Design Star Season 7: Photo Highlights From Episode 8
This week's Design Star challenge: The final three contestants must turn round yurts into fantasy bedrooms — and survive one last cut.
The Final Three
Host David Bromstad meets the final three outdoors to deliver one last challenge before the finale.
The Challenge: Turn a Yurt Into a Bedroom Suite
This week, the designers must create a dream bedroom suite from a yurt — a portable structure with round walls built on a wood lattice frame. They'll each have help from an HGTV or DIY Network carpenter.
Guest Judge: Mark Steines
Entertainment Tonight host Mark Steines joins the panel to help spot the designer that shares his on-camera prowess.
The Yurts: Before
Each yurt features canvas atop its latticed walls, a basic wooden floor and a waterproof skylight.
Britany's Plan: Beach Bungalow
Britany's plan: branch out from Hollywood regency with a minimalist, midcentury-inspired beach bungalow. "I want to get out of my comfort zone," she says.
Britany asks her partner, Design on a Dime carpenter Joel West, to create an oversized headboard with hidden storage on the back.
Britany is a photographer as well as a designer, so she wants to showcase her own photography in the yurt. She creates her own frames to mount canvas photo prints.
Britany plans to add a burst of color on the ceiling with drapy lengths of fabric.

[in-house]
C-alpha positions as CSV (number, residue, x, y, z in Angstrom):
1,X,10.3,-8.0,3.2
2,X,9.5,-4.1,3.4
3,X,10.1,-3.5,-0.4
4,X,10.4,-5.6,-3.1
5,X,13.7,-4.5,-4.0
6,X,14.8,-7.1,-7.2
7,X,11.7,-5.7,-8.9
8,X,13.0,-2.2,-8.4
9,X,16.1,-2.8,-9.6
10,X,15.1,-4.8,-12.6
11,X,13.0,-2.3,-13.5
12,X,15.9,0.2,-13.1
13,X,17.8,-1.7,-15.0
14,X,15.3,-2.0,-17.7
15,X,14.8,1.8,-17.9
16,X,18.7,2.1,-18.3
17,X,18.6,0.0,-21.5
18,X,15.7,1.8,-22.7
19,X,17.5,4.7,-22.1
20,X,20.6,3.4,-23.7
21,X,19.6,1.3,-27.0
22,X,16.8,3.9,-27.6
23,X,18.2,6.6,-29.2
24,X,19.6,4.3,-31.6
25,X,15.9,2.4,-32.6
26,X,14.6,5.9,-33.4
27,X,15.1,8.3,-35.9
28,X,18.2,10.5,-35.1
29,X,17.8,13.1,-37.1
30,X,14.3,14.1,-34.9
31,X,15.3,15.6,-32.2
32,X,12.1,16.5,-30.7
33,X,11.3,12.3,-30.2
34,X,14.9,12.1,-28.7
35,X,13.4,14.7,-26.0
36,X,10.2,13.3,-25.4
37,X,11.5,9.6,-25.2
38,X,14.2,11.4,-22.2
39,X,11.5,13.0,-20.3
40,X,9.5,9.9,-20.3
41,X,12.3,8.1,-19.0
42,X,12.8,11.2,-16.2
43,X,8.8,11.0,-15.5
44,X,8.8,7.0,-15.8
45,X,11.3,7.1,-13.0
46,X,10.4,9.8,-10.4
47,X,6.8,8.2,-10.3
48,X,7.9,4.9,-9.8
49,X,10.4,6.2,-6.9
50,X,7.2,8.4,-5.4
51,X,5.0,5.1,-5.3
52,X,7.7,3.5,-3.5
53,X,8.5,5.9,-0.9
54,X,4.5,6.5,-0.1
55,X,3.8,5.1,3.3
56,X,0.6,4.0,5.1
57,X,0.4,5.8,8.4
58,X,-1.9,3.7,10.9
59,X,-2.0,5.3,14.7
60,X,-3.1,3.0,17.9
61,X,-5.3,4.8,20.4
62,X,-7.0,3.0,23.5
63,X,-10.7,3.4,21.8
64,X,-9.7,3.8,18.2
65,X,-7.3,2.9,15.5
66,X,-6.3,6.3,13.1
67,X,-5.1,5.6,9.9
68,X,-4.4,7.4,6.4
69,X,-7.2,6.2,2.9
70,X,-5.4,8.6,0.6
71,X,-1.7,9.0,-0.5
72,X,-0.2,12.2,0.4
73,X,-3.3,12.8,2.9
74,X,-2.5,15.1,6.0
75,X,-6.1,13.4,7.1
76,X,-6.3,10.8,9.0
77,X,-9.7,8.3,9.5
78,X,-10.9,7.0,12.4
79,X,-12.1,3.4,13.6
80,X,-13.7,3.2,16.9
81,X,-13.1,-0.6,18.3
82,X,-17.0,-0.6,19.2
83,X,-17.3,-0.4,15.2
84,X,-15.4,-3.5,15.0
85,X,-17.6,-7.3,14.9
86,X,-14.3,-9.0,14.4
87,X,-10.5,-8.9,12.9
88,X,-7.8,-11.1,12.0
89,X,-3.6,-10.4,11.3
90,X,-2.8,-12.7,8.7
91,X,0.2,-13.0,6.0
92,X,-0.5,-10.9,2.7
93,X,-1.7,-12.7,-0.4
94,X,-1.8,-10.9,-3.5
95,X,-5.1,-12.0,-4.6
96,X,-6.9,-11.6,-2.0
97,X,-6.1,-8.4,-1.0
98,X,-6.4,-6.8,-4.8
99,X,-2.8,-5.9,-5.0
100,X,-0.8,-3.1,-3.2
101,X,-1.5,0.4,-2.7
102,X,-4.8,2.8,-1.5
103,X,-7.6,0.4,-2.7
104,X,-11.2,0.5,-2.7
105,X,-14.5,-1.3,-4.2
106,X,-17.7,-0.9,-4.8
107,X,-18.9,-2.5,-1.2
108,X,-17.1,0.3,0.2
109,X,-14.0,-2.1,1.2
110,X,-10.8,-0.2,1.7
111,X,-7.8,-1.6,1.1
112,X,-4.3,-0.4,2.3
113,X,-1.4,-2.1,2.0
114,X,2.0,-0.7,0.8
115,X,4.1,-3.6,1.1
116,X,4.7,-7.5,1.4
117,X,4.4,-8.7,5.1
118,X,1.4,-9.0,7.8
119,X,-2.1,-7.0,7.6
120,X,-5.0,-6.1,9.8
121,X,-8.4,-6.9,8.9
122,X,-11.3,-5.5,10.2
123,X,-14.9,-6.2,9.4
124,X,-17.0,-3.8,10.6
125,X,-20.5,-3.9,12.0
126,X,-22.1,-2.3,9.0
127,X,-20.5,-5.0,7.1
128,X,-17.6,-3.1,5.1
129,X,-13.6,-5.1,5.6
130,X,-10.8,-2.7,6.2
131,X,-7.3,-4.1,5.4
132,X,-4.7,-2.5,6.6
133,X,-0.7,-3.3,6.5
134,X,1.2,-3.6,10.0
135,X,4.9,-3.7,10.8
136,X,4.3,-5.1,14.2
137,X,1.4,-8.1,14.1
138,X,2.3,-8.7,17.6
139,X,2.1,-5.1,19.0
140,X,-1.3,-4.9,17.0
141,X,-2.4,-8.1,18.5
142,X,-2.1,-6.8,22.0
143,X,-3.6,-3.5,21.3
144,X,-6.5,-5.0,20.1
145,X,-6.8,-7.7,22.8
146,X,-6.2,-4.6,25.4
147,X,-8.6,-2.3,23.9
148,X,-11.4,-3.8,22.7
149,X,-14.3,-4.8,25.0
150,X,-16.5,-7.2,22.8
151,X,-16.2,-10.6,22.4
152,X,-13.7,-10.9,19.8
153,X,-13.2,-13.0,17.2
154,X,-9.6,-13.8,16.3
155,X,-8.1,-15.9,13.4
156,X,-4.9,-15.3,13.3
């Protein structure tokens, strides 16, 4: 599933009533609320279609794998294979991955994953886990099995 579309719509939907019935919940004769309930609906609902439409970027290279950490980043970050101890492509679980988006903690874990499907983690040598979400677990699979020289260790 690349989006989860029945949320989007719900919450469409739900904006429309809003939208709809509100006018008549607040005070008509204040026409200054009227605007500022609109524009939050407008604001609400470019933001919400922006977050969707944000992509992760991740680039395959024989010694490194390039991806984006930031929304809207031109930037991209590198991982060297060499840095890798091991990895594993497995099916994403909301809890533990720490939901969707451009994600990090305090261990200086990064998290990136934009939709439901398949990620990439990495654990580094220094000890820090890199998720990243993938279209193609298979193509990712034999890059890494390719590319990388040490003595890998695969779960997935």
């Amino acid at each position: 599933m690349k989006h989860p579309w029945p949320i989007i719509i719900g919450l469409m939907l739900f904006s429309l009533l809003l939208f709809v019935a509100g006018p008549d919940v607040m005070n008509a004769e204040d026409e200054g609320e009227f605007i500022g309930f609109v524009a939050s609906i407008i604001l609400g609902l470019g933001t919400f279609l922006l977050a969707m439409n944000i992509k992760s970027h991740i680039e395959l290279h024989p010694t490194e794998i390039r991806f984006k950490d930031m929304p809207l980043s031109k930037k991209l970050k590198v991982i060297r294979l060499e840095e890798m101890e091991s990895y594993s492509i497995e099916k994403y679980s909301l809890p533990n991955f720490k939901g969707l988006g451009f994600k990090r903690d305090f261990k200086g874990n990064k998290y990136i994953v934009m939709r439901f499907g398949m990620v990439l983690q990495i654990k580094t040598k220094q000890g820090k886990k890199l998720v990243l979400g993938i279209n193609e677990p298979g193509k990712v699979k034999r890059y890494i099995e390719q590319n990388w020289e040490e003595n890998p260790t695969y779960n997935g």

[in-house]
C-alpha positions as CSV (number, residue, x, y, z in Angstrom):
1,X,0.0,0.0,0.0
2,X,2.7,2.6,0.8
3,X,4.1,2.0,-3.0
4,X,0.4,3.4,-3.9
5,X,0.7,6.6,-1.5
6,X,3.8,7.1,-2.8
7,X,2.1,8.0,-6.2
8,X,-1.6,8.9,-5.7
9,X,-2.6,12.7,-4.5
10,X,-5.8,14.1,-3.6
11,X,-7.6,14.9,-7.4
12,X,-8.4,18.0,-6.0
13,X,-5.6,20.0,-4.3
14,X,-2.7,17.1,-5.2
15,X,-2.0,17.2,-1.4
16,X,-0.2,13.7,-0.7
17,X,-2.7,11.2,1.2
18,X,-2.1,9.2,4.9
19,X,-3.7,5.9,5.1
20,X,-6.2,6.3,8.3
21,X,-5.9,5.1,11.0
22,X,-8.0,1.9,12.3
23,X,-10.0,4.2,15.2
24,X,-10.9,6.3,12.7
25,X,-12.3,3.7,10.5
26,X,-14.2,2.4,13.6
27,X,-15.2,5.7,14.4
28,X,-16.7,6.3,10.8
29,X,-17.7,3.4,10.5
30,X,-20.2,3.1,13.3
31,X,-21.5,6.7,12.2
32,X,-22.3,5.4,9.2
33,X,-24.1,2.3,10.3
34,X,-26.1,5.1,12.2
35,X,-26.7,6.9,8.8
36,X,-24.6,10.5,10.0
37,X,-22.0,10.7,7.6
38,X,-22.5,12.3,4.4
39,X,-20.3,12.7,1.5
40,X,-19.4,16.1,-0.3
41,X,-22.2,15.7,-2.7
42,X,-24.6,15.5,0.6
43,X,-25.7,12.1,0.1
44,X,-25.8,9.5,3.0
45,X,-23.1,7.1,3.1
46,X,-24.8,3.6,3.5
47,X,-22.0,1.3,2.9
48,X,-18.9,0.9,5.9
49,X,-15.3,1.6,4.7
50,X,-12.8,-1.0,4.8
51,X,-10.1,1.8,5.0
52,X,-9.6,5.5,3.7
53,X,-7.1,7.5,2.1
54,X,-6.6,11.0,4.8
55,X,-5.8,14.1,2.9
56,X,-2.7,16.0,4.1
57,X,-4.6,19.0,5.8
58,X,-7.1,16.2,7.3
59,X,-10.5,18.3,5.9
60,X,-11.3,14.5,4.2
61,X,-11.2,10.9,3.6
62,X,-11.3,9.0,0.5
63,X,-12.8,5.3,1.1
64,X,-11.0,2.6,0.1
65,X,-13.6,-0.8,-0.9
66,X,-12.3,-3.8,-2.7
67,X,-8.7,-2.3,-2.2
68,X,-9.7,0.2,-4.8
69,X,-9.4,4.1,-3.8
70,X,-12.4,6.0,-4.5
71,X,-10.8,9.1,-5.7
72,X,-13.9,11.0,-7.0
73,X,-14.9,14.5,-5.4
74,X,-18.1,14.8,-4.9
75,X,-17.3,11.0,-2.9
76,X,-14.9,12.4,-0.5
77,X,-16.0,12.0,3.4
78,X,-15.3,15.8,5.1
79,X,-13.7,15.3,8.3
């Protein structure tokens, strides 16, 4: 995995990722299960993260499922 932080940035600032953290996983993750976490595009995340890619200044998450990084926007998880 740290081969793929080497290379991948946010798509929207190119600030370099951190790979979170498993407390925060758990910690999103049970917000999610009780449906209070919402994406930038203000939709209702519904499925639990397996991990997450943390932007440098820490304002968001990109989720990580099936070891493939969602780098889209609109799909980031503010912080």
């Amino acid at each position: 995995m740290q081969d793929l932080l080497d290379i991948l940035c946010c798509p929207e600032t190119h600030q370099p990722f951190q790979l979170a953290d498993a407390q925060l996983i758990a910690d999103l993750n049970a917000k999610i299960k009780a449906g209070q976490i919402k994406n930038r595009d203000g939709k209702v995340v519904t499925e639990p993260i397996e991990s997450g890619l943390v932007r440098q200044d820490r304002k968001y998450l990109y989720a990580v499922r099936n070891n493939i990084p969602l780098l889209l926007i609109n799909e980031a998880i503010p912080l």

Britany's Finished Space
Britany's finished space still features her signature bold and graphic accents, but in a new way. "I went out on a limb. They could love it or they could hate it," she says. "If I go home after this, I did all I can do."
Britany's original photography prints and sleek, vintage-inspired furniture pieces against a white wall create a modern vibe in this yurt. The judges don't appreciate how broken up the seating areas are, though: "I'd have to shout to hear you!" judge Genevieve Gorder quips.
Britany uses photos taken in the park during the challenge as her main source of wall art. Judge Vern Yip appreciates the creativity, if not the art itself. "I wish these were more abstract," he says.
Light Fixture Focal Point
Swaths of turquoise fabric lead to a bright centerpiece: a simple-yet-stunning white pendant lamp. "Lighting is floating art, and she really seized on that," judge Vern Yip said.
Designer + Carpenter
Britany pauses to enjoy her finished space with carpenter Joel West.
On To the Finale
Britany's risks this week paid off. Her camera challenges and designs are strong enough to guarantee her a spot in the finale.
Danielle's Plan: Modern-Day Safari
Danielle plans to turn her yurt into a global contemporary space filled with one-of-a-kind pieces.
Help From Chip
Chip Wade, host of HGTV's Elbow Room, will be Danielle's carpenter for this challenge. His main task: create a contemporary canopy bed that will be the centerpiece of her space.
Danielle shops for time-worn treasures to fill her room.
Softening the Bed
Chip's design ends up being much thicker and heavier than Danielle imagined, so she tries to soften it with flowing curtains.
Danielle's Finished Suite